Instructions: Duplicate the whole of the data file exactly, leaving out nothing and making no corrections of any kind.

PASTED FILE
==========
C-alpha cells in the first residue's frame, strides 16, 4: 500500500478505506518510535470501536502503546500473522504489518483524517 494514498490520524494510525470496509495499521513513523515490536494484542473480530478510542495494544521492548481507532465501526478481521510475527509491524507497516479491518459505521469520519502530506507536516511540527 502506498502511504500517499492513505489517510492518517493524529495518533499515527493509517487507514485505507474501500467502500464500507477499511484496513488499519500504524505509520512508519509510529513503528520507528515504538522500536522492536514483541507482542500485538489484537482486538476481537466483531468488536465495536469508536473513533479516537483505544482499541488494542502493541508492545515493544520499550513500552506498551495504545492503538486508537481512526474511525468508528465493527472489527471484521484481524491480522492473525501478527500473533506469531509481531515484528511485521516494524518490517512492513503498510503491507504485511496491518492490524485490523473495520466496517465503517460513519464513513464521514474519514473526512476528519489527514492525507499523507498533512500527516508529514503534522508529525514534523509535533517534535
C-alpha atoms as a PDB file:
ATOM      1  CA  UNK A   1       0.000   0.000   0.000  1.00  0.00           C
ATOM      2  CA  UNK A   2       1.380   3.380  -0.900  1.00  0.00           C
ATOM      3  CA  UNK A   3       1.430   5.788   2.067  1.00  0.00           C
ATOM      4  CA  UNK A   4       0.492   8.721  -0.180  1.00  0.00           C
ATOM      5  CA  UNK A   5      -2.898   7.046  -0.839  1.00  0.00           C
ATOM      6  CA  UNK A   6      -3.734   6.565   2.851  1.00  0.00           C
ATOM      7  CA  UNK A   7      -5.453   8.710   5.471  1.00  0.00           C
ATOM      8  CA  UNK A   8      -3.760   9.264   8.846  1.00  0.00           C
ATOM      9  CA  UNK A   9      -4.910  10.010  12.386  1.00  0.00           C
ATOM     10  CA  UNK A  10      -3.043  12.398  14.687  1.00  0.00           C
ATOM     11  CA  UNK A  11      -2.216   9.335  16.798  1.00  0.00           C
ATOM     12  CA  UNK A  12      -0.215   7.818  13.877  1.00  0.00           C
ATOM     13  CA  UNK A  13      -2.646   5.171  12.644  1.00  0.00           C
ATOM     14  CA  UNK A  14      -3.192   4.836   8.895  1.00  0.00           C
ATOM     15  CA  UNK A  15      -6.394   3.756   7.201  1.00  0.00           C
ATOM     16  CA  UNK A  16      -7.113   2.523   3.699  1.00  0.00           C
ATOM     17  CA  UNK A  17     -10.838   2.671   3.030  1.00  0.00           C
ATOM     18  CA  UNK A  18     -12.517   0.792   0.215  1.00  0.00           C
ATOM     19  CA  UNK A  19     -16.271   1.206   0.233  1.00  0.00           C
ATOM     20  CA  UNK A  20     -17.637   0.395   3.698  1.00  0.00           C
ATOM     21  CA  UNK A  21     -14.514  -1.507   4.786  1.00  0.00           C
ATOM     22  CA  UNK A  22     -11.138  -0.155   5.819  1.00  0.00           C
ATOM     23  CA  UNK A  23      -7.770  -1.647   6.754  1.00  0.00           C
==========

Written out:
C-alpha cells in the first residue's frame, strides 16, 4: 500500500478505506518510535470501536502503546500473522504489518483524517 494514498490520524494510525470496509495499521513513523515490536494484542473480530478510542495494544521492548481507532465501526478481521510475527509491524507497516479491518459505521469520519502530506507536516511540527 502506498502511504500517499492513505489517510492518517493524529495518533499515527493509517487507514485505507474501500467502500464500507477499511484496513488499519500504524505509520512508519509510529513503528520507528515504538522500536522492536514483541507482542500485538489484537482486538476481537466483531468488536465495536469508536473513533479516537483505544482499541488494542502493541508492545515493544520499550513500552506498551495504545492503538486508537481512526474511525468508528465493527472489527471484521484481524491480522492473525501478527500473533506469531509481531515484528511485521516494524518490517512492513503498510503491507504485511496491518492490524485490523473495520466496517465503517460513519464513513464521514474519514473526512476528519489527514492525507499523507498533512500527516508529514503534522508529525514534523509535533517534535
C-alpha atoms as a PDB file:
ATOM      1  CA  UNK A   1       0.000   0.000   0.000  1.00  0.00           C
ATOM      2  CA  UNK A   2       1.380   3.380  -0.900  1.00  0.00           C
ATOM      3  CA  UNK A   3       1.430   5.788   2.067  1.00  0.00           C
ATOM      4  CA  UNK A   4       0.492   8.721  -0.180  1.00  0.00           C
ATOM      5  CA  UNK A   5      -2.898   7.046  -0.839  1.00  0.00           C
ATOM      6  CA  UNK A   6      -3.734   6.565   2.851  1.00  0.00           C
ATOM      7  CA  UNK A   7      -5.453   8.710   5.471  1.00  0.00           C
ATOM      8  CA  UNK A   8      -3.760   9.264   8.846  1.00  0.00           C
ATOM      9  CA  UNK A   9      -4.910  10.010  12.386  1.00  0.00           C
ATOM     10  CA  UNK A  10      -3.043  12.398  14.687  1.00  0.00           C
ATOM     11  CA  UNK A  11      -2.216   9.335  16.798  1.00  0.00           C
ATOM     12  CA  UNK A  12      -0.215   7.818  13.877  1.00  0.00           C
ATOM     13  CA  UNK A  13      -2.646   5.171  12.644  1.00  0.00           C
ATOM     14  CA  UNK A  14      -3.192   4.836   8.895  1.00  0.00           C
ATOM     15  CA  UNK A  15      -6.394   3.756   7.201  1.00  0.00           C
ATOM     16  CA  UNK A  16      -7.113   2.523   3.699  1.00  0.00           C
ATOM     17  CA  UNK A  17     -10.838   2.671   3.030  1.00  0.00           C
ATOM     18  CA  UNK A  18     -12.517   0.792   0.215  1.00  0.00           C
ATOM     19  CA  UNK A  19     -16.271   1.206   0.233  1.00  0.00           C
ATOM     20  CA  UNK A  20     -17.637   0.395   3.698  1.00  0.00           C
ATOM     21  CA  UNK A  21     -14.514  -1.507   4.786  1.00  0.00           C
ATOM     22  CA  UNK A  22     -11.138  -0.155   5.819  1.00  0.00           C
ATOM     23  CA  UNK A  23      -7.770  -1.647   6.754  1.00  0.00           C